Cellulose Synthase Stoichiometry Varies among Species and Tissues
Cellulose, the most abundant biopolymer on earth, is an important structural component of the primary and secondary cell wall of plant cells. It is also found in animals (tunicates), oomycetes, and bacteria (Kumar and Turner, 2015). Besides providing support and rigidity in living organisms, cellulose has significant economic value, as it is commonly used for paper and fiber production, and cellulosic ethanol has become a promising renewable biofuel. Cellulose is produced as a cable-like structure called cellulose microfibrils (CMF), consisting of a bundle of linear chains of β-1,4-glucan. These linear chains are aligned in parallel and form crystalline structures by hydrogen bonds and Van der Waals forces, and the number of these interchain interactions affects the rigidity and accessibility for degradation of CMF (Somerville, 2006; Hill et al., 2014). CMFs are synthesized on the plasma membrane by the cellulose synthase complex (CSC), which forms a hexameric rosette structure that can be visualized by freeze fracture transmission electron microscopy (Kimura et al., 1999). Understanding the structure of the CSC is prerequisite for engineering cellulose production for biofuel purposes.
Numerous genetic and biochemical analyses have been used to resolve the composition and stoichiometry of the CSC and have generally concluded that three different cellulose synthases (CesAs) are required to form a functional CSC. In Arabidopsis (Arabidopsis thaliana), CesA1, CesA3, and CesA6-like (including CesA2, CesA5, CesA6, and CesA9) are involved in primary cell wall biosynthesis, and CesA4, CesA7, and CesA8 form the CSC in secondary cell wall biosynthesis (Somerville, 2006; Kumar and Turner, 2015). However, the number, arrangement, and stoichiometry of the CesA units remain controversial (Somerville, 2006; Gonneau et al., 2014; Hill et al., 2014). Recent studies using 3-d-old dark-grown Arabidopsis seedlings and 6- to 7-week-old Arabidopsis stems have shown equimolar amounts of CesA proteins in both the CSC of primary cell walls (Gonneau et al., 2014) and that of secondary cell walls (Hill et al., 2014), making 1:1:1 stoichiometry the most likely CSC model.
In this issue of Plant Physiology, Zhang et al. (2018) apply quantitative proteomics to quantify the stoichiometry of CesAs in the dicotyledonous angiosperms Arabidopsis and aspen (Populus tremula) and a gymnosperm, Norway spruce (Picea abies), and find that the stoichiometry of CesA proteins can be species and tissue specific. The authors develop a method of rapidly extracting proteins from differentiating xylem of the three species, followed by mass spectrometry and peptide quantification using multiple reaction monitoring. They validate the 1:1:1 stoichiometry of CesA4, CesA7, and CesA8 in 6-week-old Arabidopsis stems, as well as in differentiating xylem of Norway spruce. Surprisingly, the stoichiometry of CesA4, CesA7a/b, and CesA8a/b is 2:1:3 in differentiating xylem of aspen and 3:1:8 in tension wood, suggesting alternatives to the equimolar stoichiometry model in certain species and tissue types. Moreover, cell wall structure in the tension wood of aspen is also different from that of many other members of the Salicaceae sensu lato (Ghislain et al., 2016), further supporting the variation of cell wall structures in different plant species.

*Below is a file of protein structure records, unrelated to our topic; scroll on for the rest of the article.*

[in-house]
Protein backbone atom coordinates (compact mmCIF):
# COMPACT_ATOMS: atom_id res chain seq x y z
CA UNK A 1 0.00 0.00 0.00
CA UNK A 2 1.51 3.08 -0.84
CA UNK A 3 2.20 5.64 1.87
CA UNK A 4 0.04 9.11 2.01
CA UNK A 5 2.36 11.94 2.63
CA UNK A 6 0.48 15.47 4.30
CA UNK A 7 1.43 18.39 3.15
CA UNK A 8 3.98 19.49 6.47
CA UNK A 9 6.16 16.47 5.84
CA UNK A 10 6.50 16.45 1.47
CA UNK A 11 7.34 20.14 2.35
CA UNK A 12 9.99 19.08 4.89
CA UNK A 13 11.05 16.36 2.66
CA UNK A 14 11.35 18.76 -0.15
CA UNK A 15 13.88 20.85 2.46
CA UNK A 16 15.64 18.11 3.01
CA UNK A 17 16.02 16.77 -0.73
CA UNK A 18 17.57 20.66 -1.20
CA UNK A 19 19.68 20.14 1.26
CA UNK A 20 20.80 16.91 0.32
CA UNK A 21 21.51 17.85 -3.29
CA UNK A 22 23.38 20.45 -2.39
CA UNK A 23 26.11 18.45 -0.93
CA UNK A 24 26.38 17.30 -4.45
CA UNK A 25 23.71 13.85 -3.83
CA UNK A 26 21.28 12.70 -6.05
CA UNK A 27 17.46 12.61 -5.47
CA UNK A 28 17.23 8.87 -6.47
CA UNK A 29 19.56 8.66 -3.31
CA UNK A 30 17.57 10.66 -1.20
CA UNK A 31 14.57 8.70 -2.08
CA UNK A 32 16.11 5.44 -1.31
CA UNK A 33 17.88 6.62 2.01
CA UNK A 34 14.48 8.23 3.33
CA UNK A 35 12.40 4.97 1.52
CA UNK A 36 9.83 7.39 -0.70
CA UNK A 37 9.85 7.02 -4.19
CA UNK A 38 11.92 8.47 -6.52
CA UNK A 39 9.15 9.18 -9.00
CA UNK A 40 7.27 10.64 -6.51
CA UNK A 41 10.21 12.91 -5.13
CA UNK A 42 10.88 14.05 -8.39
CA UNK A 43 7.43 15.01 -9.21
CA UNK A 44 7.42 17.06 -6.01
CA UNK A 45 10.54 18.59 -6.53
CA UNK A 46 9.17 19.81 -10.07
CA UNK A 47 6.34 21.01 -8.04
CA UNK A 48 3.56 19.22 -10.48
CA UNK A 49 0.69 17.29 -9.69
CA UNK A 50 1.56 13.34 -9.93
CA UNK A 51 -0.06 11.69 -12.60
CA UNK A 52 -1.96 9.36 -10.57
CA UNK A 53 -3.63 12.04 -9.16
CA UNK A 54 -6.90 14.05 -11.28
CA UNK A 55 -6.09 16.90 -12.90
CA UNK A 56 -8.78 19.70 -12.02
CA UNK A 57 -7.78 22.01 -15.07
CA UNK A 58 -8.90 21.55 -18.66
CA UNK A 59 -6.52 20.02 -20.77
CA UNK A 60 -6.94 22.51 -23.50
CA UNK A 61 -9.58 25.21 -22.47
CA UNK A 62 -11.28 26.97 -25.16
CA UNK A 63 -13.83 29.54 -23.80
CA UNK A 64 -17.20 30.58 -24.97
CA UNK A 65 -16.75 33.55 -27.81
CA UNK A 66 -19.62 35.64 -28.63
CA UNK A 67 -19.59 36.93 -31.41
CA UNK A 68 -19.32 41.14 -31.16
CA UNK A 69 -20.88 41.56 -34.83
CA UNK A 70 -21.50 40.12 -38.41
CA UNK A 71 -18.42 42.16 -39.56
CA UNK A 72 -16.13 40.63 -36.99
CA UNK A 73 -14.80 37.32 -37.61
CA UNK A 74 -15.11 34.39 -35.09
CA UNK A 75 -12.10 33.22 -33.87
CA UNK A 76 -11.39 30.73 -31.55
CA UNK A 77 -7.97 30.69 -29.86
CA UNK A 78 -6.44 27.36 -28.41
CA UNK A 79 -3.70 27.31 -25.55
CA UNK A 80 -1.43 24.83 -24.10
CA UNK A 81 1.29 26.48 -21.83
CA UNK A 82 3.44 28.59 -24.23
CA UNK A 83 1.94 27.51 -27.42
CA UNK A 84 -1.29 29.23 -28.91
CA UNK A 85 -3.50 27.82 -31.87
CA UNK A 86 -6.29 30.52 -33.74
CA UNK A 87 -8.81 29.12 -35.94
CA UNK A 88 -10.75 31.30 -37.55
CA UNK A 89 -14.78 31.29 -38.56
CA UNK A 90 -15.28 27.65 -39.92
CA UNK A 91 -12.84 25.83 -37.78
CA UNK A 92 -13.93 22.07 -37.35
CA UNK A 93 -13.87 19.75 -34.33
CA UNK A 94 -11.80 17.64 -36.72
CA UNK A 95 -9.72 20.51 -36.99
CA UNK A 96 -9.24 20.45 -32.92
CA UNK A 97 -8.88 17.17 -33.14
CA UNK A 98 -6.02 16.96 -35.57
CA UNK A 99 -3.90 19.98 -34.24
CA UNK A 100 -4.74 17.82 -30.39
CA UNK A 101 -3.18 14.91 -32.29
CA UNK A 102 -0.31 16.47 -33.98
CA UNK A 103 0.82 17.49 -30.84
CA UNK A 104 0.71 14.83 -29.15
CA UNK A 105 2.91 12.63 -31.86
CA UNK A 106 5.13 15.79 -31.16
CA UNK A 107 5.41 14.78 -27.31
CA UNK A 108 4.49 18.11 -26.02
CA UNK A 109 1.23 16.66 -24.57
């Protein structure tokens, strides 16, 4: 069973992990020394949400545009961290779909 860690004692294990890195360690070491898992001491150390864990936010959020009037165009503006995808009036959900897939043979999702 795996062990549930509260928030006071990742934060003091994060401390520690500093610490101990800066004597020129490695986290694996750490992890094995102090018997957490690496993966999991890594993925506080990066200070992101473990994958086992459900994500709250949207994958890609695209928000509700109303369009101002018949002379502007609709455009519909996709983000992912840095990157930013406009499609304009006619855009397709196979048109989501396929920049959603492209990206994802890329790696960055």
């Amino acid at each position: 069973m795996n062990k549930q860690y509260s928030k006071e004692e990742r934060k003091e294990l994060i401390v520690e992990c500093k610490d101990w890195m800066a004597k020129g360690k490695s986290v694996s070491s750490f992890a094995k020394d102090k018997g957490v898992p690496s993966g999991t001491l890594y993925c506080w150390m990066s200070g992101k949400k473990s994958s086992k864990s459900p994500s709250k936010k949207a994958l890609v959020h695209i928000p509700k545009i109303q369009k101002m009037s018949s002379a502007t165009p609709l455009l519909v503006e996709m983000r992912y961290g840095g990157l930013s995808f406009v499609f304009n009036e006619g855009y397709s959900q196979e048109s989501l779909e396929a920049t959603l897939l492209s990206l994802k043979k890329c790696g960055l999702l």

The thickness of CMF depends on the number of glucan chains included, which correlates with the number and stoichiometry of catalytically active CesAs in the CSC. However, the 2:1:3 stoichiometry in aspen xylem does not result in a difference in the crystalline CMF diameter compared to the xylem of spruce (Zhang et al., 2018). The tension wood of aspen does have thicker CMF, but a 3:1:8 stoichiometry would appear to require 12 CesAs in each lobe of the CSC rosette, which is too big and also inconsistent with other data (Somerville, 2006; Kumar and Turner, 2015). The authors did point out the possibility of isolated CesA isoforms that are not in the CSC, so that the ratio may not accurately reflect the stoichiometry in the CSC itself (Zhang et al., 2018). Alternatively, some of the CesA proteins may not always function in heterotrimers. Both heterologously expressed CesA8 from a hybrid aspen and CesA5 from moss (Physcomitrella patens) are able to produce CMF in the absence of their CesA partners in vitro (Purushotham et al., 2016; Cho et al., 2017). Although CesA2, CesA5, and CesA9 are all involved in cellulose production in the Arabidopsis seed coat, only CesA5 but not CesA2 or CesA9 is required for mucilage biosynthesis (Mendu et al., 2011; Kumar and Turner, 2015), implicating unique functions of certain CesA members.
So far, the 1:1:1 stoichiometry with three CesAs in each lobe of the CSC rosette and 18 CesAs in total producing 18 glucan chains is the most widely accepted CSC model. The study of Zhang et al. (2018) suggests that the CSC may have modifications in different species and tissue types, an observation that will be informative in transferring the knowledge from model species into bioenergy crops.
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